Are you a primary school teacher wanting to know what to do to help a child in your class who stammers?
Read more here.
I think a child in my class might be stammering
- discuss your concerns with parents or carers
- talk to your local speech and language therapist if parents agree
- give parents information about how they can refer their child to speech and language therapy or make the referral yourself if they prefer
- refer to the MPC assessment clinic if there is no local speech and language therapy service, the local SLT also thinks this is good idea, or the parents ask you to do this
How can I make my classroom stammer-friendly?
Reduce time pressures
- give the child who stammers time to finish what they are saying
- model this to the rest of the class so they also know to wait and listen
- slow down your own rate of talking – aim for a relaxed pace
- reduce time pressure to speak or respond by encouraging all of the class to take their time to think before putting their hands up and by avoiding timed speaking tasks
Build the child’s confidence in communicating
- let the child know (explicitly or through your non-verbal signals and attention) that you value their ideas and participation
- look for ways to help a child gradually join in more if speaking in front of the class appears to be difficult (i.e. reading aloud to you on your own, reading aloud in a pair, then in a small group, then in a larger group)
- nurture a classroom culture of kindness, respect, inclusion and acceptance of difference
- encouraging listening and turn-taking within your classroom
- respond to any teasing or bullying, or other intentional, or unintentional, negative comments or reactions to stammering promptly and sensitively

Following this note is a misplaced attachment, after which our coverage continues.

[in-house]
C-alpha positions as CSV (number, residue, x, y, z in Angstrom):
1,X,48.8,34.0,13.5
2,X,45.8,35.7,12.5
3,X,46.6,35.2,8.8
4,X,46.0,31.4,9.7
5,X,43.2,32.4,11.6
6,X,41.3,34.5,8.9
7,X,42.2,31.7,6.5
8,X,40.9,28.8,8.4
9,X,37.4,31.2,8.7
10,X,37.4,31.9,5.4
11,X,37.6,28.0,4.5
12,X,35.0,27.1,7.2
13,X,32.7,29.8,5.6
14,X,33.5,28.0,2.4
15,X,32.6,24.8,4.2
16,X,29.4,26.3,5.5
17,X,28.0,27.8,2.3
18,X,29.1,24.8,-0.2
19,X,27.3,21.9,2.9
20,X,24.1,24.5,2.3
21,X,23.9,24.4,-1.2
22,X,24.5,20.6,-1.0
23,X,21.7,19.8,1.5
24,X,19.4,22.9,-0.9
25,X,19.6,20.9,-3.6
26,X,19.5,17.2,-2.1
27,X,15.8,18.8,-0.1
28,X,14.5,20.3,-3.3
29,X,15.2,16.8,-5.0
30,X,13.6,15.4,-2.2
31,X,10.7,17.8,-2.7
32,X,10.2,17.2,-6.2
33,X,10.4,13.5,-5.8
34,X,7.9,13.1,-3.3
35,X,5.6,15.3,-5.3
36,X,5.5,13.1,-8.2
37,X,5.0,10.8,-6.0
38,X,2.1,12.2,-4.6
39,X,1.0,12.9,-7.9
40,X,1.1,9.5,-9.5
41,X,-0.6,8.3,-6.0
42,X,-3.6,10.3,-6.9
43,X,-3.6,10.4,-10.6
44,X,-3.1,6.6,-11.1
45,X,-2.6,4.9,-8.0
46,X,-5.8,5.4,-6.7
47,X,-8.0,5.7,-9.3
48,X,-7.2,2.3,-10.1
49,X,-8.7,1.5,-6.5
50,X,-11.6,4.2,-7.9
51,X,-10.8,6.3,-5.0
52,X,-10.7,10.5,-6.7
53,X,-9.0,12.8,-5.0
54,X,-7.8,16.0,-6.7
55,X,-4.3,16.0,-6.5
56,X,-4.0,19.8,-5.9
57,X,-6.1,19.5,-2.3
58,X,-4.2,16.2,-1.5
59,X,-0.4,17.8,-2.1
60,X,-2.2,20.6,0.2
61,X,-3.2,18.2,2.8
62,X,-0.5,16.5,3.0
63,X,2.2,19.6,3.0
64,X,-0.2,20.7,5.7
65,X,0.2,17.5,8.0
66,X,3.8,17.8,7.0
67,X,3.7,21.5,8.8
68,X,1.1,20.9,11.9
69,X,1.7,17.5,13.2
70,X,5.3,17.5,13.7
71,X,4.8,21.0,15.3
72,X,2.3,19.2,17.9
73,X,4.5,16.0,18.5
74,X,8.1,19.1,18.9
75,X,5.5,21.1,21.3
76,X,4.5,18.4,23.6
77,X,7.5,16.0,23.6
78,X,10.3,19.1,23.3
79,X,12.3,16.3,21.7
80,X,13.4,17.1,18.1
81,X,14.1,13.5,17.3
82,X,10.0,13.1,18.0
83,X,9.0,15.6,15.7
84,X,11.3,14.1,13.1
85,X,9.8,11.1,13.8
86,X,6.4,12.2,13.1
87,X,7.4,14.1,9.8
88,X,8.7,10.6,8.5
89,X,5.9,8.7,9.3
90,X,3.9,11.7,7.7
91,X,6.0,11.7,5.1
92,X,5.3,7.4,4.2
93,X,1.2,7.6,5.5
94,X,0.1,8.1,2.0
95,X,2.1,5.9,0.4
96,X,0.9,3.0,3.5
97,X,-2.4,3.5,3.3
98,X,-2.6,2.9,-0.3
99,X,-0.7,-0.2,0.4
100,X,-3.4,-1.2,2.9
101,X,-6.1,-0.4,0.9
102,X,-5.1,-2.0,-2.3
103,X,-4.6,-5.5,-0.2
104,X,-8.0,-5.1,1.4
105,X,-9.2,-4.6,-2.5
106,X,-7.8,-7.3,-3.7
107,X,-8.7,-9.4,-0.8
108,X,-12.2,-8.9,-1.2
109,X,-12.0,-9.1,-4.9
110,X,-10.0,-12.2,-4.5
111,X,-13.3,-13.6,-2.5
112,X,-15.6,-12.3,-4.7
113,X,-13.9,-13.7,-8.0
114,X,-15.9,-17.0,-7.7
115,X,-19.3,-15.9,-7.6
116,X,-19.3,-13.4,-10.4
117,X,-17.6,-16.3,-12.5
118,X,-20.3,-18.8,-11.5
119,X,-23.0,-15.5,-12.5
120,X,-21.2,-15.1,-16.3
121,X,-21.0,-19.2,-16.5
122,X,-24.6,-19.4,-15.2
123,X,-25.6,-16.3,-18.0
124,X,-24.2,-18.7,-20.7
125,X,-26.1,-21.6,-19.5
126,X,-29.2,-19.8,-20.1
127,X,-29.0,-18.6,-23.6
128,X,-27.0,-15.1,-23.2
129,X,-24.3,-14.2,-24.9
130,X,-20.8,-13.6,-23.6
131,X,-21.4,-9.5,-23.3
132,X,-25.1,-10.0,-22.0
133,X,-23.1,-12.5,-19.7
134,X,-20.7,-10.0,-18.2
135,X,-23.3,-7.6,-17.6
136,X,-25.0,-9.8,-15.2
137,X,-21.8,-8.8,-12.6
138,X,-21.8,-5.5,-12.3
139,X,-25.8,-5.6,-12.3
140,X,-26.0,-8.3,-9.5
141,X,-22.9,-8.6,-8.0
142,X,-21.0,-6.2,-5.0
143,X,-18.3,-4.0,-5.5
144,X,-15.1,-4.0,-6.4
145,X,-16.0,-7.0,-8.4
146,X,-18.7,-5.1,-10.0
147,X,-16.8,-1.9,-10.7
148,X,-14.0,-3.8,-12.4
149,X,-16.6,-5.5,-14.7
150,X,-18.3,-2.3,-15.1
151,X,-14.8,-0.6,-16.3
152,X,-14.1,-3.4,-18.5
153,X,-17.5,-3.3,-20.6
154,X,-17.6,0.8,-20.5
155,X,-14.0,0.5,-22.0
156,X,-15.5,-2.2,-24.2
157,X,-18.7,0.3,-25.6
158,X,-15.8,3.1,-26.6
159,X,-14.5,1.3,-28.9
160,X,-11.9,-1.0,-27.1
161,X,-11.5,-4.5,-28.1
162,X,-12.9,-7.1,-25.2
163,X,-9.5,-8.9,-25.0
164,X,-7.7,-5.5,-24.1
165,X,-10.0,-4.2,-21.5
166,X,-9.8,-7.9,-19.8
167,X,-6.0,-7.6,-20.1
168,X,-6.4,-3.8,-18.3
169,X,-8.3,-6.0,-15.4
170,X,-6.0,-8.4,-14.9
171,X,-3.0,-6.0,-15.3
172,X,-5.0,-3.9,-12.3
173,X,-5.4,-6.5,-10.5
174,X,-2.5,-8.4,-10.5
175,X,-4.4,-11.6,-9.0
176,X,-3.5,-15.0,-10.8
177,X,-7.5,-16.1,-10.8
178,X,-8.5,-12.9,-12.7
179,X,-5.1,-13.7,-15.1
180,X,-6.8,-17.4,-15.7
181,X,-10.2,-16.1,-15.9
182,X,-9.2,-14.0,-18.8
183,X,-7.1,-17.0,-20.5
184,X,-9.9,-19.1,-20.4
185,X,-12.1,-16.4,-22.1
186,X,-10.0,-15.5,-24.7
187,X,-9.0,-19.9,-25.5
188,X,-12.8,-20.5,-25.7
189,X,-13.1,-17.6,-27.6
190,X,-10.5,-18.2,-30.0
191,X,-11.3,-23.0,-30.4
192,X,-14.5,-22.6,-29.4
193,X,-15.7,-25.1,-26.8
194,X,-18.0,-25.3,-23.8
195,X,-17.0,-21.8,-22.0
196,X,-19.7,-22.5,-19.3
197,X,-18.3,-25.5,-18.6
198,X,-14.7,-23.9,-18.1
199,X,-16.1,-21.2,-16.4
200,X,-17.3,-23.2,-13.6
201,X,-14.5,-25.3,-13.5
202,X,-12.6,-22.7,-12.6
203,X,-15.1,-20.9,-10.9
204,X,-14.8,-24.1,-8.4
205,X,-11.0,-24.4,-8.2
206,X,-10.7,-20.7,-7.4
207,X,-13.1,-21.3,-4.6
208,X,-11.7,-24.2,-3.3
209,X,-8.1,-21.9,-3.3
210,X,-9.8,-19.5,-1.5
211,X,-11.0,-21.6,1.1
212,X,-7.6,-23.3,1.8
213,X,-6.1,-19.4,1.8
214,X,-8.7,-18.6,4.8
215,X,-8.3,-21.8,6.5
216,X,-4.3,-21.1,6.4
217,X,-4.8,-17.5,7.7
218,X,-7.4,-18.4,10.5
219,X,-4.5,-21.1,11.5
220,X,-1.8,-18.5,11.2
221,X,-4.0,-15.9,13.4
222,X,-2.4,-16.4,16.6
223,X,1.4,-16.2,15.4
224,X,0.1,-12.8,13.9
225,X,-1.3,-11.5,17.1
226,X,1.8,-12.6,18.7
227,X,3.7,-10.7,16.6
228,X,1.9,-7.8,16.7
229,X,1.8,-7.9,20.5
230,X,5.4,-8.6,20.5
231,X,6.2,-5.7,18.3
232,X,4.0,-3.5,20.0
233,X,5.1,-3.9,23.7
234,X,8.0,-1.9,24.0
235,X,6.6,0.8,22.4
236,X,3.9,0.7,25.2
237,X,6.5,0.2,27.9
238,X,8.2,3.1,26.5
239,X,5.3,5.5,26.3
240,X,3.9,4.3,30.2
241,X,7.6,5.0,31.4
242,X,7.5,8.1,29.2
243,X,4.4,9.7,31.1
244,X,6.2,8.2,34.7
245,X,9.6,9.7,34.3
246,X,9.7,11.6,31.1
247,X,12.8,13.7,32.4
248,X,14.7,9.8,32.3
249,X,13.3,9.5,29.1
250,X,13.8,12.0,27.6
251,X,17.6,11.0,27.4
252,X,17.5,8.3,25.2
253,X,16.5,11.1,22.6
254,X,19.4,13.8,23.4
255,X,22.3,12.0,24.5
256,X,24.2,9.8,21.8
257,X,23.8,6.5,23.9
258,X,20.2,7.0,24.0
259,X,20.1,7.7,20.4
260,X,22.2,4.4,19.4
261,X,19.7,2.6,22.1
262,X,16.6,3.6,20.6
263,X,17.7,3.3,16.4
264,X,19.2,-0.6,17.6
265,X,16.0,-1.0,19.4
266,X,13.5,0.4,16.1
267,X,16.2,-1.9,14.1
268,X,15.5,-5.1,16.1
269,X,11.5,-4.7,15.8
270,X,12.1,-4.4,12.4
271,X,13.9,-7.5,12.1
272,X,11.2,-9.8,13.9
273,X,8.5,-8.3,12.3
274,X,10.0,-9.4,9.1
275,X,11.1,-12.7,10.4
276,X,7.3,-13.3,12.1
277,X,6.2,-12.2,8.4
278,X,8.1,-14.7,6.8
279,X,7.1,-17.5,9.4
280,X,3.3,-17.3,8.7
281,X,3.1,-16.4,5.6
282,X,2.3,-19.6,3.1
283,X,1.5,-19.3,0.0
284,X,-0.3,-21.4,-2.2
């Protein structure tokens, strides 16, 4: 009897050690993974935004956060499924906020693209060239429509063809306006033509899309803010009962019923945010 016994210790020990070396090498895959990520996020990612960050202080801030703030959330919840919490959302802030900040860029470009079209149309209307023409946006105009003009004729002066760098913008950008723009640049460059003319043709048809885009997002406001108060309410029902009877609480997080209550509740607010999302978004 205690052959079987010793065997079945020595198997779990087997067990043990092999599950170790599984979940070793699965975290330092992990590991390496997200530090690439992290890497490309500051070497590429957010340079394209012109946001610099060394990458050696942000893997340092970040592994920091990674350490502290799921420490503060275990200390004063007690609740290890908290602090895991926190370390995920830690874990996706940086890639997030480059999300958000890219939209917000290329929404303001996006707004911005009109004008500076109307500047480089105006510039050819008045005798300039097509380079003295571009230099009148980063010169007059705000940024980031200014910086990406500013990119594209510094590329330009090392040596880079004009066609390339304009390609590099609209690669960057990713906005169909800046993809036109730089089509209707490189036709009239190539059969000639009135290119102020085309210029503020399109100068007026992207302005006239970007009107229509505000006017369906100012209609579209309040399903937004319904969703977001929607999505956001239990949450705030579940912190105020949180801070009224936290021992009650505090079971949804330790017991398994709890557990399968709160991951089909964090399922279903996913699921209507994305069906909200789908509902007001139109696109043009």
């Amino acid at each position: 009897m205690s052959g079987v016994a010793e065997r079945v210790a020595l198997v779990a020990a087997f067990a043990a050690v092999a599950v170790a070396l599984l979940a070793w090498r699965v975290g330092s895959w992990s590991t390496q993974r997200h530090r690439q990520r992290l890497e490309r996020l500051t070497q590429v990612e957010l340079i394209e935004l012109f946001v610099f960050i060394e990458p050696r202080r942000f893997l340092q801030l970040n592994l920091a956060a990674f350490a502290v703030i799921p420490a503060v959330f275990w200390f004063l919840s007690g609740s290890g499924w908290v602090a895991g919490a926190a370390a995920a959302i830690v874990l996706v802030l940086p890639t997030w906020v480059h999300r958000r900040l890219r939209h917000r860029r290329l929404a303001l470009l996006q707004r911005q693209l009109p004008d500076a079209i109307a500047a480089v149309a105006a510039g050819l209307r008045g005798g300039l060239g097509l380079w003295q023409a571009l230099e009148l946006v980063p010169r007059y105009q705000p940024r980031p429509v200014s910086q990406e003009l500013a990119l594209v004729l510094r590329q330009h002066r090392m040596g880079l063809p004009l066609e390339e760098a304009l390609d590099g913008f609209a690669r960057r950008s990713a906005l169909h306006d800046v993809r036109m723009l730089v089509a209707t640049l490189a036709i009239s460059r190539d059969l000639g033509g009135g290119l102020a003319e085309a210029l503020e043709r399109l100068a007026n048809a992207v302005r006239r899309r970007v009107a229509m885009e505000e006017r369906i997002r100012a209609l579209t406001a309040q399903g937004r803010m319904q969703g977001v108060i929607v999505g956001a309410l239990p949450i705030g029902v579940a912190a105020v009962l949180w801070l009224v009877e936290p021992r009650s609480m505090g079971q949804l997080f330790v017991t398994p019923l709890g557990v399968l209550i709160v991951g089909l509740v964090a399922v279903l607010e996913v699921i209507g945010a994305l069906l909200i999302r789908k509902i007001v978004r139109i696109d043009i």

Be flexible with oral tasks and routines
- answering the register can be a daily nightmare for the child who stammers. Think about whether there is another way that things can be done (e.g. everyone putting their hands up for the register)
- reading aloud can also be challenging. For many children who stammer anxiety will increase while they wait for their turn. Consider asking them whether they would like an early turn to read aloud rather than having to wait too long
- raise awareness amongst all staff including cover staff or supply teachers, secretaries, classroom assistants, dinner staff and other school staff
Try not to:
- finish the child’s word or sentence for them
- move on to another child in the class before the child has finished
- assume that the child will not want to participate
- tell them to slow down or take a deep breath
- give them any other advice about what to do or not to do when they stammer
- ask them a lot of questions at once
- put them on the spot with questions
- speak quickly yourself or in other ways put them under time pressure to respond
Should I mention stammering?
- this depends on whether the child is aware that they stammer, whether they notice it happening when they are speaking and whether it is something they want to talk about
- younger children may not be particularly tuned in to it happening
- older children may be aware of it but not be particularly bothered about it, or if they are bothered about it they may not be ready to talk about it with other people
- talk with parents or carers, or the child’s speech and language therapist first to get guidance from them
- if a child seems to be aware of their stammer (they clearly struggle physically, give up on what they are saying or they refer to stammering), and parents/SLTs or the child themselves have said they would like you to say something then try acknowledging when they stammer. You might gently say “That was a bit tricky I know, it’s ok I’ve got time”. It can take the pressure off. Only do this if you are on a 1:1 with the child, have checked out with them whether it’s what they would like you to do and do not do it every time they stammer